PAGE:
The family of the late Joe Paterno, head football coach at Penn State University until its Board of Trustees fired him over the Jerry Sandusky child rape scandal, is on a media blitz. The Chicago Tribune reports today that:
[The Paterno family] released an independent review of the university’s Freeh report this morning that claims the report is “deeply flawed” and an unfair “rush to injustice.”
The 238-page review, conducted by former Pennsylvania Governor and U.S. Attorney General Dick Thornburgh and a team of others, says the Freeh report is “full of errors, unsupported personal opinions, improper allegations and biased assertions.”
Freeh found that Paterno and other university leaders concealed allegations of child sex abuse against Jerry Sandusky to avoid bad publicity. But the Paterno’s family review says the legendary coach was fooled by a master manipulator and “did not know or even believe in the possibility, that Sandusky was capable of sexually assaulting young boys.”
Taking a page from the playbook of convicted murderer and former Bolingbrook, Illinois police officer Drew Peterson, the Paternos will appear on Katie Couric’s afternoon talk show this week, and I have little doubt other media outlets will line up to fête them. Lord knows the media loves a celebrity criminal, and with JoePa being dead, well, his poor bereaved widow and children will do nicely.
I don’t plan to read the Thornburgh report, nor do I plan to watch the Paterno clan’s television circus.
Please understand, this isn’t about not wanting to hear both sides of the story. The pursuit of the truth is the single most important aspect of the criminal justice system. More important, even, than our concern for the victims and their families. I know that sounds harsh, but here in Illinois we’ve had more than our share of instances where concern for the victims – completely understandable, of course – led to horribly wrong results. So often, in fact, that in January 2000, then-Gov. George Ryan (a Republican) ordered a moratorium on executions here:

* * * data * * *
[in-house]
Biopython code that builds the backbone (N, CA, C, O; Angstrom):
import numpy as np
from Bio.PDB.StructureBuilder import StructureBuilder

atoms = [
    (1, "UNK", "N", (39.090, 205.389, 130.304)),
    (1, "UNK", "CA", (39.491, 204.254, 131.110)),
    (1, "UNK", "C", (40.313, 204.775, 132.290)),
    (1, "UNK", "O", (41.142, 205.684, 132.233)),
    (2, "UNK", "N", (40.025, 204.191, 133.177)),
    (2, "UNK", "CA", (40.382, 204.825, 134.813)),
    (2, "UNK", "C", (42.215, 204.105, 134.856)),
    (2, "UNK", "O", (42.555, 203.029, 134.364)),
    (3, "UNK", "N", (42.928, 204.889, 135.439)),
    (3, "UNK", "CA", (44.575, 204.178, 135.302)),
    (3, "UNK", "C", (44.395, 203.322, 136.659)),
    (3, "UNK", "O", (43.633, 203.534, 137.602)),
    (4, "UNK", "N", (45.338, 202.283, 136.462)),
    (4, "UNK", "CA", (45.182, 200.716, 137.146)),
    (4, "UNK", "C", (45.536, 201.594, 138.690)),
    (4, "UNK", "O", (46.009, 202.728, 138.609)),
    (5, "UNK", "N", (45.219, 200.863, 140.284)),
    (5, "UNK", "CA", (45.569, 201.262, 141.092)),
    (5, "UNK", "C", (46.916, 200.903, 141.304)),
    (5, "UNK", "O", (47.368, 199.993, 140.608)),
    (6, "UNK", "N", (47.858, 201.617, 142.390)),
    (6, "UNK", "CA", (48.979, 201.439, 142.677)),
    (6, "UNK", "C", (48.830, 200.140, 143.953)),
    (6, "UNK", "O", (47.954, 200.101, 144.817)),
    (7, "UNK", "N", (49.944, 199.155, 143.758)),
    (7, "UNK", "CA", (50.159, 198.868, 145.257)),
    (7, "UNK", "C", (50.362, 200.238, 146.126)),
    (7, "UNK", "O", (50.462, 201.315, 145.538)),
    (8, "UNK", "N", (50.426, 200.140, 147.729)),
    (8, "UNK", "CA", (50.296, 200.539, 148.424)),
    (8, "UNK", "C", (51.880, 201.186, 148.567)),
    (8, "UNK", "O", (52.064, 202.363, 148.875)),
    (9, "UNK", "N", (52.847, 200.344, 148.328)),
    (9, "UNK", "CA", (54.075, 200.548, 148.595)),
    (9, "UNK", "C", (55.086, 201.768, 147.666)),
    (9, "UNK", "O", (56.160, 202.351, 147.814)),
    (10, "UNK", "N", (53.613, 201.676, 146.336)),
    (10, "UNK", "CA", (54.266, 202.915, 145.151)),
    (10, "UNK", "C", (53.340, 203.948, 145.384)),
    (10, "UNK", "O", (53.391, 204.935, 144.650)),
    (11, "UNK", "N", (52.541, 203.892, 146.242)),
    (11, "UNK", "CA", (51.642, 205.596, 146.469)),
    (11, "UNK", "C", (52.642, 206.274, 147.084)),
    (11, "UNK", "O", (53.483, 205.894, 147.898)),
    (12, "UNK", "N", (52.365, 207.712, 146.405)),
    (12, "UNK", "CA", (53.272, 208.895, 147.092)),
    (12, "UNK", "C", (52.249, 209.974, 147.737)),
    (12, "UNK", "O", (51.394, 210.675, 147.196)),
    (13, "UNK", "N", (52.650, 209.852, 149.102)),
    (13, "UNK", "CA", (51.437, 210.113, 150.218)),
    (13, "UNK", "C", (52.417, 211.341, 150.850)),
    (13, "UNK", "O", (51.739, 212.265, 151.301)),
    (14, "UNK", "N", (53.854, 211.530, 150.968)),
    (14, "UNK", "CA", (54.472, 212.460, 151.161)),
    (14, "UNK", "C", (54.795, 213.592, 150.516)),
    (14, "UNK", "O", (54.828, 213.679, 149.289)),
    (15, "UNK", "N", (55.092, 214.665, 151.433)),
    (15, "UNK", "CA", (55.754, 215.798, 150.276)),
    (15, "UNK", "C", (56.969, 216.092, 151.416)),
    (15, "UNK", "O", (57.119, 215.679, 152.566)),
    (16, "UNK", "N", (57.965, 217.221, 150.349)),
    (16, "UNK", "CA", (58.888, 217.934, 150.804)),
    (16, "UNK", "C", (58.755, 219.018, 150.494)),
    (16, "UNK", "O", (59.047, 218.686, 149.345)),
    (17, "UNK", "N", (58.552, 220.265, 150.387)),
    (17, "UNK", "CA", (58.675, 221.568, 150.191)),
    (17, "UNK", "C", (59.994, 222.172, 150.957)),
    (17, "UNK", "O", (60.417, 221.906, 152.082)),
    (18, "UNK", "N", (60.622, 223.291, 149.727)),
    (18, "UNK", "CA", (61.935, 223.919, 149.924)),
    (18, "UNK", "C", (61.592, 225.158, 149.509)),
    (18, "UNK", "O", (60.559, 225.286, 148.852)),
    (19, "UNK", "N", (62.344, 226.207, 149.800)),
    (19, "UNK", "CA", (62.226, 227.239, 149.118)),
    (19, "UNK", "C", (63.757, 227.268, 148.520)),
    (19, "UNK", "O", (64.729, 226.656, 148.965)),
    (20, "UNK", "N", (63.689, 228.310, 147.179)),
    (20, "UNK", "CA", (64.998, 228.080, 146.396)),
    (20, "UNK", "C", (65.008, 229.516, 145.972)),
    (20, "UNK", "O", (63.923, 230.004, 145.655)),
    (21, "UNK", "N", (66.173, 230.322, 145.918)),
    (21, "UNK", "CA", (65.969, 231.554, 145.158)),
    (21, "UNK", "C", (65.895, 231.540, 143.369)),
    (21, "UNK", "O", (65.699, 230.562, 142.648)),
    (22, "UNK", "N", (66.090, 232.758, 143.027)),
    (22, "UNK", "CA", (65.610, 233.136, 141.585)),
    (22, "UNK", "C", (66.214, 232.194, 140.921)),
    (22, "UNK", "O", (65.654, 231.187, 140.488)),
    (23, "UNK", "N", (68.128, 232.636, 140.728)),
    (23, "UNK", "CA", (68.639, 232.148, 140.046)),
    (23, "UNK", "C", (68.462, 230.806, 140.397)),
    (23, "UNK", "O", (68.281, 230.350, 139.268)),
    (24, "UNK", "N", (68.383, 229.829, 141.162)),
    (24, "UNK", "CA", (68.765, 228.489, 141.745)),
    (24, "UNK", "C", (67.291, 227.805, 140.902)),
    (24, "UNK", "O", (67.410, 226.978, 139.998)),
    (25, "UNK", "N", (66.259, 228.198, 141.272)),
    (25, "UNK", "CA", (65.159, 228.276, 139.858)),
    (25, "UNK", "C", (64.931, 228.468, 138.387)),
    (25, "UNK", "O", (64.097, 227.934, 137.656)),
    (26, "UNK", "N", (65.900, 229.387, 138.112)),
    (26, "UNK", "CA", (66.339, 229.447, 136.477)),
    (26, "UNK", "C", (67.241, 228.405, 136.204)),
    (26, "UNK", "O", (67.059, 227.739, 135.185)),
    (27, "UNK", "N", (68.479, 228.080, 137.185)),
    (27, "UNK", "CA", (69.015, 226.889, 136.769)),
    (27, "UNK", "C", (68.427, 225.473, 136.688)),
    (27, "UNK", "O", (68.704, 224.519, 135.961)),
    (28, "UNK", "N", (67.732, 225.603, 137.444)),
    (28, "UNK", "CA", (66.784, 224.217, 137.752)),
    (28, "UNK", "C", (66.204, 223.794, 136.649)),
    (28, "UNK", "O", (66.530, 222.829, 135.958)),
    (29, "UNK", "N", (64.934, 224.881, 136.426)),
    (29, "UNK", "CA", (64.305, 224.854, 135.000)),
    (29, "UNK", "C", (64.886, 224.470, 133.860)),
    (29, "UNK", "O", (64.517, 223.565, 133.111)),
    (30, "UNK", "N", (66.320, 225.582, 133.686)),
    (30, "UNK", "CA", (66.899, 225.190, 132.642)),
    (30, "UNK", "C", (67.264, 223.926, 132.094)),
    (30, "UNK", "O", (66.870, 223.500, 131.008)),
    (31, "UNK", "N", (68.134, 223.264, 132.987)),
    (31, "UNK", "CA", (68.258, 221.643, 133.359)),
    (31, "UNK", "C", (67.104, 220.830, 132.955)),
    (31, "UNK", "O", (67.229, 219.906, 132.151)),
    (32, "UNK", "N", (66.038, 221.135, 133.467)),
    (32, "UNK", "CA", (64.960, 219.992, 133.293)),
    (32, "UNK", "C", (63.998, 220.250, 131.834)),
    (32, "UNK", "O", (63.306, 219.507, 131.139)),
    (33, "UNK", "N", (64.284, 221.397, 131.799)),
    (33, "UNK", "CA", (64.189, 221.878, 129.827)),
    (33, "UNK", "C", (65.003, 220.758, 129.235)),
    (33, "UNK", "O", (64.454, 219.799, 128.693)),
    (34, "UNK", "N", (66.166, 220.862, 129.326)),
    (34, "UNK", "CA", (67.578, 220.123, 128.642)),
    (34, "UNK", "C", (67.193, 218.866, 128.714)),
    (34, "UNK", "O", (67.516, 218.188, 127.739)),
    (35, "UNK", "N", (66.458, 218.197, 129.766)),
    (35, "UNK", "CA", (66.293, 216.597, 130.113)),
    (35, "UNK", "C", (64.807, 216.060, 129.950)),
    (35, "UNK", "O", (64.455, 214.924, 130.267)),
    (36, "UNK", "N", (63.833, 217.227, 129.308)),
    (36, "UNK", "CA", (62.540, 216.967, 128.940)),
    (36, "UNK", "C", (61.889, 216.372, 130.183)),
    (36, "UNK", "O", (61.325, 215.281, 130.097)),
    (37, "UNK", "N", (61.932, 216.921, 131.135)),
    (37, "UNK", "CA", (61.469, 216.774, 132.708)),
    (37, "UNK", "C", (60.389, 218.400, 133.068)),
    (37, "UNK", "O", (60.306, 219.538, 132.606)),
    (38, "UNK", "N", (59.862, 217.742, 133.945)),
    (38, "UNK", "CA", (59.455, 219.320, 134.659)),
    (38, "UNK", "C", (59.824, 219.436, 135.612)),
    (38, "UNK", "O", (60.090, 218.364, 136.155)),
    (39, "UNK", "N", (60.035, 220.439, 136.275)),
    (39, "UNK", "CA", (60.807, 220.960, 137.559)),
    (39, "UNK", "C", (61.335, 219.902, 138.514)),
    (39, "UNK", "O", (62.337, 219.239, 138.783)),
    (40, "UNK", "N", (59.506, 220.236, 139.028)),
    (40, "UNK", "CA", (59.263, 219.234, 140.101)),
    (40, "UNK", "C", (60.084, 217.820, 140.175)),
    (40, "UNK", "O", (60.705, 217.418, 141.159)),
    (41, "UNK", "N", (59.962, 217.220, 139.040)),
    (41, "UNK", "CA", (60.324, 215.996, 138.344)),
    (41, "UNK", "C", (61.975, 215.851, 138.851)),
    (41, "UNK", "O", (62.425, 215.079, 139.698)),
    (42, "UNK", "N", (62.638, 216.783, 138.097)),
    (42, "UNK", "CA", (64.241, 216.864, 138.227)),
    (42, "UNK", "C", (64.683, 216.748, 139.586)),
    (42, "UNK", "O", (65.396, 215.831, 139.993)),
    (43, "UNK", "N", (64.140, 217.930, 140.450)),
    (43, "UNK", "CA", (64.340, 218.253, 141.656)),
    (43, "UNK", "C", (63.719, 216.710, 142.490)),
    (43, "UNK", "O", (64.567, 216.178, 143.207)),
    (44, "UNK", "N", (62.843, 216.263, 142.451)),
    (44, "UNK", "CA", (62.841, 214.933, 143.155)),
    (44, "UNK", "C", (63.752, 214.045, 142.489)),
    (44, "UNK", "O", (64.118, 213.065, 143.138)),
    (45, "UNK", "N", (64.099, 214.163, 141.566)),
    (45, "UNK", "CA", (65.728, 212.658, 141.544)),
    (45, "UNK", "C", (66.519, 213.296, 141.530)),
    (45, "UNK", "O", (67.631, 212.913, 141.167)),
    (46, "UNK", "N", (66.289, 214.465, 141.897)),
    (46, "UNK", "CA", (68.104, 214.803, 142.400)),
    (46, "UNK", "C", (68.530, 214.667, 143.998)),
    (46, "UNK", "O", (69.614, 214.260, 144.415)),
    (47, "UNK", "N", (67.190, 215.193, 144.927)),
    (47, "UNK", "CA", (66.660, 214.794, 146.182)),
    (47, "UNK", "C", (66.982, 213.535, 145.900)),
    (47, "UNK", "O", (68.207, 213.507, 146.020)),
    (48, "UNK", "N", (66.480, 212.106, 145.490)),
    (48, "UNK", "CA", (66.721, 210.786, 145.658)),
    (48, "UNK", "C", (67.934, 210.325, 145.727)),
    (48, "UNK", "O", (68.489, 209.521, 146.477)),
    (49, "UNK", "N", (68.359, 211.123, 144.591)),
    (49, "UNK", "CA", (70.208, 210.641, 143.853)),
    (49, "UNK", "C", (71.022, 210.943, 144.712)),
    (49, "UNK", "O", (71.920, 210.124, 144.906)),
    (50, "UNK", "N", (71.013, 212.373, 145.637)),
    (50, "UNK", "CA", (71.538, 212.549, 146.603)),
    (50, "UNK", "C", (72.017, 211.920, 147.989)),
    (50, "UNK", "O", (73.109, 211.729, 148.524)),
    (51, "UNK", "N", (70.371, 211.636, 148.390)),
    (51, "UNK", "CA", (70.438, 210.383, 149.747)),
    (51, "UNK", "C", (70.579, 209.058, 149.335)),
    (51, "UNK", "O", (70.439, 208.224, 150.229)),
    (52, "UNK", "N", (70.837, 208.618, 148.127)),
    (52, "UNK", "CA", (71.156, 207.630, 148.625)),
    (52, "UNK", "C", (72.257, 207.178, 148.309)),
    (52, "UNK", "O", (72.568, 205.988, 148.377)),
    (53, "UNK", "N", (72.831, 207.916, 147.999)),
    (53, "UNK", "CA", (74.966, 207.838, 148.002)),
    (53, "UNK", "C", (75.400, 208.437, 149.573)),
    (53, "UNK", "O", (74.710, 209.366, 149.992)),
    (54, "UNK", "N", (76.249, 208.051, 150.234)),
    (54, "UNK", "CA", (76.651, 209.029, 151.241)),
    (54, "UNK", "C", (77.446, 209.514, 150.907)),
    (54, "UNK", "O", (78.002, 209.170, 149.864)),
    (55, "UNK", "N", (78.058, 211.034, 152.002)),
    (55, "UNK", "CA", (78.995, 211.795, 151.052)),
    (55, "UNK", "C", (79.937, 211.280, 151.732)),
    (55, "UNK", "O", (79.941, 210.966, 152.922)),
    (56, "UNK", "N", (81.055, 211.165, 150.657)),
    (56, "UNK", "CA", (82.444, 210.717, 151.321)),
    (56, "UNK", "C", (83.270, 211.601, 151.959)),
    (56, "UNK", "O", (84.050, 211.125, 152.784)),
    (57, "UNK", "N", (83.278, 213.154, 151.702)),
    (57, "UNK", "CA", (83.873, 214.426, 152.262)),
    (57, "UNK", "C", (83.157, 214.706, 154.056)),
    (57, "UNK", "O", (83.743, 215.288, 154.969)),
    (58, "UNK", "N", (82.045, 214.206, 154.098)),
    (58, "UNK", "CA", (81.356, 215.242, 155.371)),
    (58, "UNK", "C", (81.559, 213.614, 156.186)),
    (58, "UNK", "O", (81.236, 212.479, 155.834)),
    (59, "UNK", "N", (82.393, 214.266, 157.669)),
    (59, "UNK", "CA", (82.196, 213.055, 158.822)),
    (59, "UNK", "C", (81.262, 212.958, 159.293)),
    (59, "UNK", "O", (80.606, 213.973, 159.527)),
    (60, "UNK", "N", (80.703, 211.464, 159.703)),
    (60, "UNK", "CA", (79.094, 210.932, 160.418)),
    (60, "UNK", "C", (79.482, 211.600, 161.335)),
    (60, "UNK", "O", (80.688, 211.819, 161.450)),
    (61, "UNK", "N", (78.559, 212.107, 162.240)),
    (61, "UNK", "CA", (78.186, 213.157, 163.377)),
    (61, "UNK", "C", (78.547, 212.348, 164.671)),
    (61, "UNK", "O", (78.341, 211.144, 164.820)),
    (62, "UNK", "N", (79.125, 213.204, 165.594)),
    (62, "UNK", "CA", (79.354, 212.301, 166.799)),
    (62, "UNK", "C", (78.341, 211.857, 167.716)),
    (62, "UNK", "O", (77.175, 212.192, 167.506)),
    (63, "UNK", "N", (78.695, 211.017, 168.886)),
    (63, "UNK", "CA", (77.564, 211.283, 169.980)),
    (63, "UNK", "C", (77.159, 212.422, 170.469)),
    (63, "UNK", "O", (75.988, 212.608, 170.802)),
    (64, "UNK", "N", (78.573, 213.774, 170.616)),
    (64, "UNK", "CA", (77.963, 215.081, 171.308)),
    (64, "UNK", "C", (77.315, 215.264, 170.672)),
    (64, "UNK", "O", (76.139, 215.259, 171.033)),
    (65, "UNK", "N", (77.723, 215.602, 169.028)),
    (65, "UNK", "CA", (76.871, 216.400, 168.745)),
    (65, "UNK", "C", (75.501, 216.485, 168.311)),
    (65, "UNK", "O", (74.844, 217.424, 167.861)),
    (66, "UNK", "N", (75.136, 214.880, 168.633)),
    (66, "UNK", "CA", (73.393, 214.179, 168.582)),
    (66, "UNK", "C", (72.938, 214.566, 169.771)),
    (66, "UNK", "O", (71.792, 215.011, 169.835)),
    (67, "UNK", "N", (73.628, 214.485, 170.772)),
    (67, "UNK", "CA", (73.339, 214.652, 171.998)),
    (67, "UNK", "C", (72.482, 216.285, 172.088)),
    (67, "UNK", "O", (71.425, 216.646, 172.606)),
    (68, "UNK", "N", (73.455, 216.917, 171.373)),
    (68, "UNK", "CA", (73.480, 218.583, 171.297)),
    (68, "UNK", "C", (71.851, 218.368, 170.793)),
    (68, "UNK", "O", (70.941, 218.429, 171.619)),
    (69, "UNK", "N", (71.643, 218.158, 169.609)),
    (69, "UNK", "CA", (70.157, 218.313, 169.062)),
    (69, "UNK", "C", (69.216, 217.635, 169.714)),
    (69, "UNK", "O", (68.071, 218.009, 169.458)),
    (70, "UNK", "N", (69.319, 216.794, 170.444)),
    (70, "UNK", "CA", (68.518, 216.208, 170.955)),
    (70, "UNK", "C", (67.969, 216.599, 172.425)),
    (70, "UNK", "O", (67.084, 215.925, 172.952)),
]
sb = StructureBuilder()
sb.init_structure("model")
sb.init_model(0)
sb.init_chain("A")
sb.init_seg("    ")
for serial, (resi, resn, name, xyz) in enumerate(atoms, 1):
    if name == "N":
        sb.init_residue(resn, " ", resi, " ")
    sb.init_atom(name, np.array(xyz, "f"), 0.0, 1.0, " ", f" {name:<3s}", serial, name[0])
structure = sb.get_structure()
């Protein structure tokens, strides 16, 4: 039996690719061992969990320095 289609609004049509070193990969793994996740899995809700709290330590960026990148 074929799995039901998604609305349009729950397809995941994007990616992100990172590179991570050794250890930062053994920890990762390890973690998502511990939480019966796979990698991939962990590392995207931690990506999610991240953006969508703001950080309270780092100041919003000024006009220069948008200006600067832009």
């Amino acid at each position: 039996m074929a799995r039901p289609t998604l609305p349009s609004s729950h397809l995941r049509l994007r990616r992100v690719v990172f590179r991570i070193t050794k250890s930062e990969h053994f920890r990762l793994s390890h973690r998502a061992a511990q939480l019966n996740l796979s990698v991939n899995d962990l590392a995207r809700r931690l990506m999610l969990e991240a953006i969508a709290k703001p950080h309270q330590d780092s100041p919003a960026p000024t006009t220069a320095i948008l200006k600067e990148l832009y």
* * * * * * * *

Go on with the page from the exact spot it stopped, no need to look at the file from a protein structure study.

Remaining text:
Governor Ryan noted that while he still believes the death penalty is a proper societal response for crimes that shock sensibility, he believes Illinois residents are troubled by the persistent problems in the administration of capital punishment in Illinois. Since the death penalty was reinstated in Illinois in 1977, 12 Death Row inmates have been executed while 13 have been exonerated.
“How do you prevent another Anthony Porter – another innocent man or woman from paying the ultimate penalty for a crime he or she did not commit?” Governor Ryan said referring to the former inmate whose execution was stayed by the Illinois Supreme Court after new evidence emerged clearing him of the capital offense. “Today, I cannot answer that question.”
And, of course, every time the state imprisons the wrong person, that means the real perpetrator goes free. So the truth-seeking function is more than just a means of protecting innocent people who might be wrongly accused of a crime; it serves the equally important function of not allowing the guilty party to escape punishment.
But here’s the thing. There has to be a better way to get at the truth than to give an audience to wealthy, entitled, powerful individuals just because they can buy it. The victims of Jerry Sandusky’s crimes weren’t able to hire a former Governor and Attorney General – and, no doubt, an army of young lawyers – to cobble together a 238-page report explaining their side of the story. While the university hired former FBI Director Louis Freeh to conduct an investigation and to prepare the report the Paternos now challenge, the victims themselves were left to suffer the consequences of Sandusky’s abuse – and, according to Mr. Freeh, the “total disregard for [their] safety and welfare … by the most senior leaders at Penn State” – on their own.
Likewise, the hundreds of innocent people wrongly convicted nationwide, including many who sat on death row awaiting execution for crimes they did not commit, never had the luxury of hiring Dick Thornburgh to attack their accusers, nor did they or their families get to do the television talk show circuit, perfectly coiffed and dressed to the nines, while they looked earnestly into the cameras and said: Hey, look at us. We’re rich. We’re white. We’re famous. We can’t be the bad guys.
So, you’ll pardon me if I don’t really care to listen to what the Paterno clan and their army of lawyers and publicists have to say.
Ultimately, I want to know the truth about what happened at Penn State. The whole truth, and nothing but the truth. No matter what that means for Joe Paterno, his family, or the university. But I’m not interested in playing this game where we indulge the rich and powerful, we give them airtime and let them influence public opinion, while the poor rot in jail and nobody cares whether they’re guilty or innocent.